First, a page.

“The Infiltrator” – a film review by Gary Chew
Action/thriller undercover government agent chases south of the border drug cartel thug movies have, over the years, lost much of their value to only a dime a dozen. The new Bryan Cranston picture is such a film … but considerably more pricey. No, theaters didn’t raise current admission prices to see The Infiltrator; the movie is merely and considerably better than most films of the drug running genre.
In a small way, Cranston assumes the role of “Hank,” his bald headed brother-in-law in cable TV’s superb Breaking Bad. But Bryan isn’t a DEA dick like “Hank” … he’s a US Customs undercover guy; an actual agent of the mid Eighties … named Robert Mazur. The movie is taken from Mazur’s book of the actual account. Ellen Sue Brown wrote the screenplay. Brad Furman directed.
Yes, Furman gives you your money’s worth as Bobby Mazur goes super deep undercover to infiltrate the trafficking of Pablo Escobar’s Medellin, Columbia cartel, acting as its principle money launderer. Mazur gets an assist from Emir Abreu, a street savvy US Custom’s agent from Puerto Rico. John Leguizamo is perfect in that role. Mazur must feign that he’s engaged to Kathy Ertz — she’s just joined US Customs — even though, in real life, Mazur is married and the father of two young children. The German-born actor, Diane Kruger, does the part of Ertz.
Mazur and Ertz become close friends with Escobar’s second in command, Roberto Alcaino (Benjamin Bratt) and Alcanino’s wife (Elena Anaya). The US agents must walk a tight rope of deceit in duping the Alcainos to bring off the big, historic sting. Drug lords and corrupt bankers are ultimately indicted as well as the collapse of the Bank of Credit and Commerce International.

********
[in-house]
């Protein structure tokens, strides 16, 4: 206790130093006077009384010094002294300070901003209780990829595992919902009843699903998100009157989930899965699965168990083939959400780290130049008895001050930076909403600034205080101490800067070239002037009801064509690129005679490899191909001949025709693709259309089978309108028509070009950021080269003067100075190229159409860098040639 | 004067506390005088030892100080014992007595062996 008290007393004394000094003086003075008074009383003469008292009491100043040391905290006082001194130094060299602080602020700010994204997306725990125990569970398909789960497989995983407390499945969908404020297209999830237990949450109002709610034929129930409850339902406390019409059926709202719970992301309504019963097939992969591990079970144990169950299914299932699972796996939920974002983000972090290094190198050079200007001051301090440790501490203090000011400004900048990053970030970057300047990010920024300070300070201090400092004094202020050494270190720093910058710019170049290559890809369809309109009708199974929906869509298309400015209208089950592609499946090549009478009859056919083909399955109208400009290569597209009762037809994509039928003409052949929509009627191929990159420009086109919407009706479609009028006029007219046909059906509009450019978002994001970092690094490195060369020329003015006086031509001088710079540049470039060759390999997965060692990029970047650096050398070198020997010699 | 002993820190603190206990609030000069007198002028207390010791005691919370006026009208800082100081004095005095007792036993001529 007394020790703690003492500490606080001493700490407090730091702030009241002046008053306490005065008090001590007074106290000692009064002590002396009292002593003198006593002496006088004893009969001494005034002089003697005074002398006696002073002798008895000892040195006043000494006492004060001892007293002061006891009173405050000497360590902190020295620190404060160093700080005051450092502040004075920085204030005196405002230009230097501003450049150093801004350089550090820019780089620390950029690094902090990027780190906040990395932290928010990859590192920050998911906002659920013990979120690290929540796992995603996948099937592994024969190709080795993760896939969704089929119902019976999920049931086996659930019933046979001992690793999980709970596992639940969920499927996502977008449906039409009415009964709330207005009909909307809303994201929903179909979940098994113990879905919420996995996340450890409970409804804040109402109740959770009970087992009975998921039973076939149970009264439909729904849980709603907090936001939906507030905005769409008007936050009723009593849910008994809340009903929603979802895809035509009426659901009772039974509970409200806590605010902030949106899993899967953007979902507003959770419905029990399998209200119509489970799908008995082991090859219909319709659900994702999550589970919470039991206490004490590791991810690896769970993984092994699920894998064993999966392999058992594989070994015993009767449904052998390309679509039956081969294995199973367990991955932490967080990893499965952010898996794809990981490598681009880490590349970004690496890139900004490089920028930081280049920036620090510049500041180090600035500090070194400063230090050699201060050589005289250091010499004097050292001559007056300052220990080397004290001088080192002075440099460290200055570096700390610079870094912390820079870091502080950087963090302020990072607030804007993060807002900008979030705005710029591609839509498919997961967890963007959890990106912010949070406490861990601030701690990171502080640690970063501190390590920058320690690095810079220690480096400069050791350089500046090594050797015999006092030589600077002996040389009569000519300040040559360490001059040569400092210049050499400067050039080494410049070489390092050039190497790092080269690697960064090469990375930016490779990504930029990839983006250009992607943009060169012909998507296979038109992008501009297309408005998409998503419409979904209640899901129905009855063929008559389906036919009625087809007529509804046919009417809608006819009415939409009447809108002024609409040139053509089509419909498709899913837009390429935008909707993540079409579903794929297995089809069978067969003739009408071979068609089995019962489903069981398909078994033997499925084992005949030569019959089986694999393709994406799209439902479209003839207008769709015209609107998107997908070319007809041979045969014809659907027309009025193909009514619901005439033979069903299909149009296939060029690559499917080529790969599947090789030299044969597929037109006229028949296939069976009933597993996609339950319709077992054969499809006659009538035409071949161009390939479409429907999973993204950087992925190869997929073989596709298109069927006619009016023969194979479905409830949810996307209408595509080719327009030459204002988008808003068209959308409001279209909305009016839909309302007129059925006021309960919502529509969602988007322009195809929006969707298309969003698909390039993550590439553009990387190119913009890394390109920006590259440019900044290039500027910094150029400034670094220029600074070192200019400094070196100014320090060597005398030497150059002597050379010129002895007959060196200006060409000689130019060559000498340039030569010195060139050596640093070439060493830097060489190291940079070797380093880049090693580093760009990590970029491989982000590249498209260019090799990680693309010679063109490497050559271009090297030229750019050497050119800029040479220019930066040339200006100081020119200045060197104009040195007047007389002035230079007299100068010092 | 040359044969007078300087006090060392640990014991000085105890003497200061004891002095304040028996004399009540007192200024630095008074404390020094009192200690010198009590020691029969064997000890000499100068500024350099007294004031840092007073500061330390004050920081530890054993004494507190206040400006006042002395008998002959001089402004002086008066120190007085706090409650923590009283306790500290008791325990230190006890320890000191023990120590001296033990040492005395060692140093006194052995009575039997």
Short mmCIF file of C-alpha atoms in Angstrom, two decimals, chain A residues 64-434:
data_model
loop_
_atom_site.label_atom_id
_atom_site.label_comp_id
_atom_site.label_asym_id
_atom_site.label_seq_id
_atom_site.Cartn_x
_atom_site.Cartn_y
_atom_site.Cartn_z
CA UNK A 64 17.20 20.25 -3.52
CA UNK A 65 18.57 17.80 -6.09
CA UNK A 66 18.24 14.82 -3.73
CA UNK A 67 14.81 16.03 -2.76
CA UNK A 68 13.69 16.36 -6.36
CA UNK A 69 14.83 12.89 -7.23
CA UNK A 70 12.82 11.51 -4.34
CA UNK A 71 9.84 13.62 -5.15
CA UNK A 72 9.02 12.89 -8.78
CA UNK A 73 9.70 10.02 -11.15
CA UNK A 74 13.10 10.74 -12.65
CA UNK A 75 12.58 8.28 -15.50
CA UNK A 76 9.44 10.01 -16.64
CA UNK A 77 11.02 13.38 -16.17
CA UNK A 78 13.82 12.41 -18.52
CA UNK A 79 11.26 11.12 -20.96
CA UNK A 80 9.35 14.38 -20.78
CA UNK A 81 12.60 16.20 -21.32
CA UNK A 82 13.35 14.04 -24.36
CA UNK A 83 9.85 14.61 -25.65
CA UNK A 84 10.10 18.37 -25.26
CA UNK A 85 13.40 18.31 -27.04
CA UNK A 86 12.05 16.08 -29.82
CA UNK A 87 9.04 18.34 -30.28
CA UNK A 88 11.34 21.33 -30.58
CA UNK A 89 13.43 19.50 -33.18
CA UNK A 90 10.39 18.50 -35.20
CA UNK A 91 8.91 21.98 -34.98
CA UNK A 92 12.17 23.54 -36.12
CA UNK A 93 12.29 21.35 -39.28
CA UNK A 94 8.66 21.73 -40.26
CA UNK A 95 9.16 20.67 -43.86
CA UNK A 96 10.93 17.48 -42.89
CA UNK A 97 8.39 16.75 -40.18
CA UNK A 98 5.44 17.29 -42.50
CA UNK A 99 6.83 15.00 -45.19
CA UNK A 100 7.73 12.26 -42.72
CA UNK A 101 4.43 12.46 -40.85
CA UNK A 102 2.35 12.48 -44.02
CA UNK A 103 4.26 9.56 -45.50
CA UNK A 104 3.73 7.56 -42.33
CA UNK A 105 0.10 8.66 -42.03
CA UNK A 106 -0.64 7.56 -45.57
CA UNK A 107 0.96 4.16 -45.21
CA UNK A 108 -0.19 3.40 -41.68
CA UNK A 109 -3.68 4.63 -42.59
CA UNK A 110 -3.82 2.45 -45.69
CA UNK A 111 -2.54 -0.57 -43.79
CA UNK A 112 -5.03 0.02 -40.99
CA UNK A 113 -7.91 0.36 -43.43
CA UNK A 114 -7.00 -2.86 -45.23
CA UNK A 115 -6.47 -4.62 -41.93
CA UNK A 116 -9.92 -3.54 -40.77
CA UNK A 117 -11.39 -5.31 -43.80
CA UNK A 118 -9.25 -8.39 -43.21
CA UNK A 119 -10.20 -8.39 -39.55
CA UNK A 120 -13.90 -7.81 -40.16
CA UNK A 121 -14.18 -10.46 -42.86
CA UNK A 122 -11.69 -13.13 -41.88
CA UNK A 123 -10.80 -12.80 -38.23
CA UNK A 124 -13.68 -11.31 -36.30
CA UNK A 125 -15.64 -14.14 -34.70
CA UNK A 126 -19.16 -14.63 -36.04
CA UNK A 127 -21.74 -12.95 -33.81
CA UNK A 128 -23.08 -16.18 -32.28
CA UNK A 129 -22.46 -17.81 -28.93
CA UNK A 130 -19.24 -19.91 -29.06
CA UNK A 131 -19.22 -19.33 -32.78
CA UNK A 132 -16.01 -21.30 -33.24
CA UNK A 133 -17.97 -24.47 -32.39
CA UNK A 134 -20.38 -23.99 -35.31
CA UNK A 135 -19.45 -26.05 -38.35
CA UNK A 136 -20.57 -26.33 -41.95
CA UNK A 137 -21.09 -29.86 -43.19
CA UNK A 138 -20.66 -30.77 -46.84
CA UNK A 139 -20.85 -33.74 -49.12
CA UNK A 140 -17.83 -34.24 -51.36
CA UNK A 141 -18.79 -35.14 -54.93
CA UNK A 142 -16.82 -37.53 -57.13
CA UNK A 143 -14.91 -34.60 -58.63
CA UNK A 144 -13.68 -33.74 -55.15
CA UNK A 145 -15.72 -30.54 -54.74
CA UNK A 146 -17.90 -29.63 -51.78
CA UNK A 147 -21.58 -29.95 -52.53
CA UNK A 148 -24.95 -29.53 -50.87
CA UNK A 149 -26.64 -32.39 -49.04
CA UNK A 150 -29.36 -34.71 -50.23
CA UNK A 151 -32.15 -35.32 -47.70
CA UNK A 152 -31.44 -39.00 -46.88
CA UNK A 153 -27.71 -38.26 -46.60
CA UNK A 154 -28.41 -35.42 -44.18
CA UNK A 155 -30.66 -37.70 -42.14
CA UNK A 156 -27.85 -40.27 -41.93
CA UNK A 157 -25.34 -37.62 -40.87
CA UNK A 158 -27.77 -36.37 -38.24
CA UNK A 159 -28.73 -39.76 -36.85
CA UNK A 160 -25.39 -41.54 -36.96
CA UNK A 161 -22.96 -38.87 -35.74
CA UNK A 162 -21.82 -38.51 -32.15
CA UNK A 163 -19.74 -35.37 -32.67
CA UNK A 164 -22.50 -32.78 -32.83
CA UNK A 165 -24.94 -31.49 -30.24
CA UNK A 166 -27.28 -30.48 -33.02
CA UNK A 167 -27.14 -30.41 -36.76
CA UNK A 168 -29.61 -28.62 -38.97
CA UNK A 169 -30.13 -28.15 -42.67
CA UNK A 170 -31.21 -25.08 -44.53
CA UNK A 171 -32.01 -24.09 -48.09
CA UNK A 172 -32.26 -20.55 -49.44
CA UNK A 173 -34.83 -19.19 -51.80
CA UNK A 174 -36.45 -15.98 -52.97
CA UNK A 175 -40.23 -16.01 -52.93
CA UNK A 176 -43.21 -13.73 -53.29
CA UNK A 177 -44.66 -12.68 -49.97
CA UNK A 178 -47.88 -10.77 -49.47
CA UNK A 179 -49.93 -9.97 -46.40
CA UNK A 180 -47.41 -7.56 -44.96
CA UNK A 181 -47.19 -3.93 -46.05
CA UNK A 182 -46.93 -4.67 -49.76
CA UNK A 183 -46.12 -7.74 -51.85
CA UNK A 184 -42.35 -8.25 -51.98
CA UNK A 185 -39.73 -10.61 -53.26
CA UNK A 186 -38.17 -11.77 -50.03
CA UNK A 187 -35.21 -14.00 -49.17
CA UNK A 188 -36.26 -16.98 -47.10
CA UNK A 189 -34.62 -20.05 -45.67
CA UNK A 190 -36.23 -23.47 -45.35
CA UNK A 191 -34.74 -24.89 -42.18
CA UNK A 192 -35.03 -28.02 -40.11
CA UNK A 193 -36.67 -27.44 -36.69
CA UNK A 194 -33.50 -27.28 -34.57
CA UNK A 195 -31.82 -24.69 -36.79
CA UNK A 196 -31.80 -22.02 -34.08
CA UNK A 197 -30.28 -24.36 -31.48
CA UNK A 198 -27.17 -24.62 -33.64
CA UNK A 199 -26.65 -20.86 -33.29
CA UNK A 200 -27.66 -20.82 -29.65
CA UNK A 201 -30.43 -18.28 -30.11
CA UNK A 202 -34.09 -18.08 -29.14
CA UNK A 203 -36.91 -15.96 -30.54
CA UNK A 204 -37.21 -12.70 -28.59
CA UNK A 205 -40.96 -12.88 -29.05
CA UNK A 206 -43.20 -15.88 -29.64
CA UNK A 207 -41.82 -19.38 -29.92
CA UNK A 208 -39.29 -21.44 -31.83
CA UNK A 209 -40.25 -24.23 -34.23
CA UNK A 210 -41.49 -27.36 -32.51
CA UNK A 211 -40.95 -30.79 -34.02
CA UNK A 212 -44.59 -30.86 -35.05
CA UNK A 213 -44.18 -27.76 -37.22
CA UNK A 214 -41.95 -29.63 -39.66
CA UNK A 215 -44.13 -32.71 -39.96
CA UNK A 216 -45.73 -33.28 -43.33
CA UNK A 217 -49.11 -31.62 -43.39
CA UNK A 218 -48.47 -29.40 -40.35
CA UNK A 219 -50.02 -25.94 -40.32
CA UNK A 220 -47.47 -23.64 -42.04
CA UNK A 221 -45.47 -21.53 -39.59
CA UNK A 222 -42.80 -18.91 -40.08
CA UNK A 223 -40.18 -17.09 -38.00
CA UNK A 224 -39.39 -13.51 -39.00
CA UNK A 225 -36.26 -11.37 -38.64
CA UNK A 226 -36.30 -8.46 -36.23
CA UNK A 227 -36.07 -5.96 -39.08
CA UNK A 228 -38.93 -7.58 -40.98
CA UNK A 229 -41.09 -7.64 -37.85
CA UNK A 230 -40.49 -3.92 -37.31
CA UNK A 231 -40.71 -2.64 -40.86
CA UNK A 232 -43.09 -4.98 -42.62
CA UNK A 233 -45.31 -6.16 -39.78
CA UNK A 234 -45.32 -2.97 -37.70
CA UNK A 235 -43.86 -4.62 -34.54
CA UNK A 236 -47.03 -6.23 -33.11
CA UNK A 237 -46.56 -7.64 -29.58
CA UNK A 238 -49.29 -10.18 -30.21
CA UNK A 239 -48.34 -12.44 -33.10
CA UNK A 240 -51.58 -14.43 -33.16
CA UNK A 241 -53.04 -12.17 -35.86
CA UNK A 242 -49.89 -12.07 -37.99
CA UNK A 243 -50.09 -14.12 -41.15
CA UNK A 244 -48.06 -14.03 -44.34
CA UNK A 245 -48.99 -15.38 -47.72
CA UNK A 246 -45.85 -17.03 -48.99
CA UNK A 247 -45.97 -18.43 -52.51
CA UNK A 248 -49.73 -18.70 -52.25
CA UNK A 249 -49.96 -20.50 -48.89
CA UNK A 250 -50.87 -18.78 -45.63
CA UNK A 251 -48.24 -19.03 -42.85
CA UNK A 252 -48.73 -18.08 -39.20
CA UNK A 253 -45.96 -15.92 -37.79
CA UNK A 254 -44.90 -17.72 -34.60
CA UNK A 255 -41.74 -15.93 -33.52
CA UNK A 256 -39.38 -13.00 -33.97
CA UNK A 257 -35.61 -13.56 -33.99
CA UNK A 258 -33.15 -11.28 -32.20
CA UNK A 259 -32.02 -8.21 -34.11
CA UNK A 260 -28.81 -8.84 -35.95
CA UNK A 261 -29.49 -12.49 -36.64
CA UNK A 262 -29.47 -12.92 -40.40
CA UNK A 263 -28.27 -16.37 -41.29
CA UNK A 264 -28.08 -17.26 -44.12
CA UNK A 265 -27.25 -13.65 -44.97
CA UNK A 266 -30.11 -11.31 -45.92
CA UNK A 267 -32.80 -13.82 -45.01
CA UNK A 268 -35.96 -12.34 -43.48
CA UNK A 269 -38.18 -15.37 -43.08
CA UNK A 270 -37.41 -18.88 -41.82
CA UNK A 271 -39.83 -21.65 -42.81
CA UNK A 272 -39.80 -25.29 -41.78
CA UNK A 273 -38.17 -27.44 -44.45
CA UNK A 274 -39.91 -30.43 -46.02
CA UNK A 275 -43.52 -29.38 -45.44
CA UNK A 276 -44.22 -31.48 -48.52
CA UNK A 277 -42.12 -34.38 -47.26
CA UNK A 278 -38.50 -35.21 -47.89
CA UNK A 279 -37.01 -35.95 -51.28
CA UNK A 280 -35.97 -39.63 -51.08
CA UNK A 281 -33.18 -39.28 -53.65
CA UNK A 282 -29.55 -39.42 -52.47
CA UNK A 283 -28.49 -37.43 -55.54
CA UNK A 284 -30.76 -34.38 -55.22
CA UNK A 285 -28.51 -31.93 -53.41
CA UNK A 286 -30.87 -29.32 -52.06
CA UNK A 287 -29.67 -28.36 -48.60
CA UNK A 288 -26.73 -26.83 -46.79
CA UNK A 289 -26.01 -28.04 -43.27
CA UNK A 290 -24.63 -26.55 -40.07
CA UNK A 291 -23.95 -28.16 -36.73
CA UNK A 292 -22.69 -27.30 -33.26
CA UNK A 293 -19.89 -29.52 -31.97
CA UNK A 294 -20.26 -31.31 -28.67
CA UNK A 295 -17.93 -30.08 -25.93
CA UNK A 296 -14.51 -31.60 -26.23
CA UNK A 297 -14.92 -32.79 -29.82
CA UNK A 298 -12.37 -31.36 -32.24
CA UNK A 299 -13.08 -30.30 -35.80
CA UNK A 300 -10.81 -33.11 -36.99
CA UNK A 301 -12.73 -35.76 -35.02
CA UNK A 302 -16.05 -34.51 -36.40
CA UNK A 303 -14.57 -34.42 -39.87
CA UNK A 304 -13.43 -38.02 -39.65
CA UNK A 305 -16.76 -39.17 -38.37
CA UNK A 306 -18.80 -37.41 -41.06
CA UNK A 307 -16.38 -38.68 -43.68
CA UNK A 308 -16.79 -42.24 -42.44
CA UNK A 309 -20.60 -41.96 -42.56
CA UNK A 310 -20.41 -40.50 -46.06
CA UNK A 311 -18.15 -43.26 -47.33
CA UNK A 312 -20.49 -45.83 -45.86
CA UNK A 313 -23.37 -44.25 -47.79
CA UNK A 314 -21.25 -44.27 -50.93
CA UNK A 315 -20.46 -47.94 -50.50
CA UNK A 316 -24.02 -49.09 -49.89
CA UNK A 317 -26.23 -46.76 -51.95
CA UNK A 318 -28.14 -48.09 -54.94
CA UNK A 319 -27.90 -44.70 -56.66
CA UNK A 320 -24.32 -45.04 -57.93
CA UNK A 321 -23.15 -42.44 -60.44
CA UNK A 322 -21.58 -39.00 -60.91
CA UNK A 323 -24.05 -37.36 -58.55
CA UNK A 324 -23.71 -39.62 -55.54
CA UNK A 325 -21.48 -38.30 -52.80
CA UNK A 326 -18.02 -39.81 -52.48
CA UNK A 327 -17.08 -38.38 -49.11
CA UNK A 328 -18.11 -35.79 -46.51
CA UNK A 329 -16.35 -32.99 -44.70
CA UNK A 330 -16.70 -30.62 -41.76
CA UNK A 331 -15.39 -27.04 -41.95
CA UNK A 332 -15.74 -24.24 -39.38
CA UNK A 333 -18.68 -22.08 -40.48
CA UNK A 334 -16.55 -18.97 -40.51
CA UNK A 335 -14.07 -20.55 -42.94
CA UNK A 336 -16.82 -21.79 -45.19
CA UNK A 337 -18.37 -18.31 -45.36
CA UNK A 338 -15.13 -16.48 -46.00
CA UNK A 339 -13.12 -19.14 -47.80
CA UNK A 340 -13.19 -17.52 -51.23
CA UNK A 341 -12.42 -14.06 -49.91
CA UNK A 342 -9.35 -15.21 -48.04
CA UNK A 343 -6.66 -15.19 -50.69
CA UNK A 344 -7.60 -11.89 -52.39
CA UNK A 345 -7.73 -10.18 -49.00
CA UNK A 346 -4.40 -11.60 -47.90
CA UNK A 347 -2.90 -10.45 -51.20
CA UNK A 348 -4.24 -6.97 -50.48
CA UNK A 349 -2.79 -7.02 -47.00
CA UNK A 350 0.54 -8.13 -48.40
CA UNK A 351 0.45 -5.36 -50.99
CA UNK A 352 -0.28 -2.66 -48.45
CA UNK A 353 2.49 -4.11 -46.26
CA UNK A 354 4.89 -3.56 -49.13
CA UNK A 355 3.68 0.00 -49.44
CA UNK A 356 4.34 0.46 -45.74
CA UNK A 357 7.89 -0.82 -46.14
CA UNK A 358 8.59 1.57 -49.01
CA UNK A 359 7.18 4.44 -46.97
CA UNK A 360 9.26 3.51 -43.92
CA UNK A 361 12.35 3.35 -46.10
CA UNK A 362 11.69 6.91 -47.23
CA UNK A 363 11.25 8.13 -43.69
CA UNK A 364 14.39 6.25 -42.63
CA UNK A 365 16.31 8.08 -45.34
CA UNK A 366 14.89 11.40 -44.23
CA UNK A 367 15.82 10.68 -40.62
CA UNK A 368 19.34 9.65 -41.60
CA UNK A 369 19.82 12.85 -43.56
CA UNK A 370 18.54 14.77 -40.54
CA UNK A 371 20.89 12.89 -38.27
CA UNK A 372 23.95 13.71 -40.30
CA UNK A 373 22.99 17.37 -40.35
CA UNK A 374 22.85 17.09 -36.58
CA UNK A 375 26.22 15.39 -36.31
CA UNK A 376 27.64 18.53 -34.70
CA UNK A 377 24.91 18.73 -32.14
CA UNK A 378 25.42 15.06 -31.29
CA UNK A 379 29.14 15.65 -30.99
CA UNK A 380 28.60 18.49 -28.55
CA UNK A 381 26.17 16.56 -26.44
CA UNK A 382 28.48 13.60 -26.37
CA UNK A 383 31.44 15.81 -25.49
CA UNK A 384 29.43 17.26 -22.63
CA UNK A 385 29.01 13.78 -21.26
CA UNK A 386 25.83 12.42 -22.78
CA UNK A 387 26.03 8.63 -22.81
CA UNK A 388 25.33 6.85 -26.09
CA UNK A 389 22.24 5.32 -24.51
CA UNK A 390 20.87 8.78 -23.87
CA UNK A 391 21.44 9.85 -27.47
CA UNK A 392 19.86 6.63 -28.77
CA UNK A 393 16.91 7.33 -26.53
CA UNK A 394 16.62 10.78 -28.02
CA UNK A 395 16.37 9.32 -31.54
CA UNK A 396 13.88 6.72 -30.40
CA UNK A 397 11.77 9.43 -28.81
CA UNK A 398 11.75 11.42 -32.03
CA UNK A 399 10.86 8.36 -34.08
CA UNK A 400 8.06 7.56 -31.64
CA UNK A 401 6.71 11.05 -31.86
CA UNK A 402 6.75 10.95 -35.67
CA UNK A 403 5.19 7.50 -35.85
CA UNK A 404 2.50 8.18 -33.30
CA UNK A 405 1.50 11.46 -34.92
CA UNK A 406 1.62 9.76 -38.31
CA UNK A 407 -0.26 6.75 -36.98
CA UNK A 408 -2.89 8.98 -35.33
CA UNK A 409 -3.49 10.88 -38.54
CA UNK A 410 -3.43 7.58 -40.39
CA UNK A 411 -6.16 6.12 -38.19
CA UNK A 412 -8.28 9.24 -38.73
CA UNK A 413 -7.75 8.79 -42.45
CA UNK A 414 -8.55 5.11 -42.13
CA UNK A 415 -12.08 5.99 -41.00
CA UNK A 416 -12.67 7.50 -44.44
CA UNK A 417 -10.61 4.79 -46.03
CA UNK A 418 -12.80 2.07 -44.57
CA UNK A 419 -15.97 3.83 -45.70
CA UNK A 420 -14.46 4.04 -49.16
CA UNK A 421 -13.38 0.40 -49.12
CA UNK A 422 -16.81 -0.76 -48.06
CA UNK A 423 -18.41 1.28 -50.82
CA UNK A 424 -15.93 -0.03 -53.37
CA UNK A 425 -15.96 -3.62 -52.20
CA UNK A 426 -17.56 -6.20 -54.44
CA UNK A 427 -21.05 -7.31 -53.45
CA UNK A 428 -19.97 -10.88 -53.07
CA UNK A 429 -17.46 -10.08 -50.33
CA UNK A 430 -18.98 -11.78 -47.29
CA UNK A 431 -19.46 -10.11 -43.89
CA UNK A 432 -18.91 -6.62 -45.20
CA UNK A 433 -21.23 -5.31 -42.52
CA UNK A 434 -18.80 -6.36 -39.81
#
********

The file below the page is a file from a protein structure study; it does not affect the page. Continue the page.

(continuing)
It’s always difficult to know how much “true story” movies are punched up for entertainment value, so you’re on your own to find out the complexities of this caper. The script is sleek and swift and takes up with intimate sidebars attendant to the narrative’s main thrust: Mazur’s family stresses, the conflicts of Mazur’s secondary undercover crew and the close proximity that Mazur and Ertz must work in order to appear as a couple in love and about to married.
Other good performances are given by Juliet Aubrey as Mazur’s wife and Olympia Dukakis as Mazur’s Aunt Vicky. All of Dukakis’ scenes are hers, even when Cranston is alongside her … a welcome touch of comic relief. Amy Ryan as Bonni Tischler, Mazur’s US Customs honcho, has the role that’s the peachy one. Amy Ryan can act the part of a really hardass boss. Good for you, Amy.
All that said, kudos must continue for the brilliance of Bryan Cranston. Who would of thought an actor playing the slightly goofy dad on television’s Malcomb in the Middle can present such range as a film and stage actor? He’s one of the best American actors going these days. Walter White, LBJ, Dalton Trumbo and a CIA boss in Argo. I’m impressed.
The Infiltrator is as macho as any mob movie. Furman has really put the “testostoronics” to it in a classy manner, but he has not forgotten what might go on in the human heart of good guys and bad guys.
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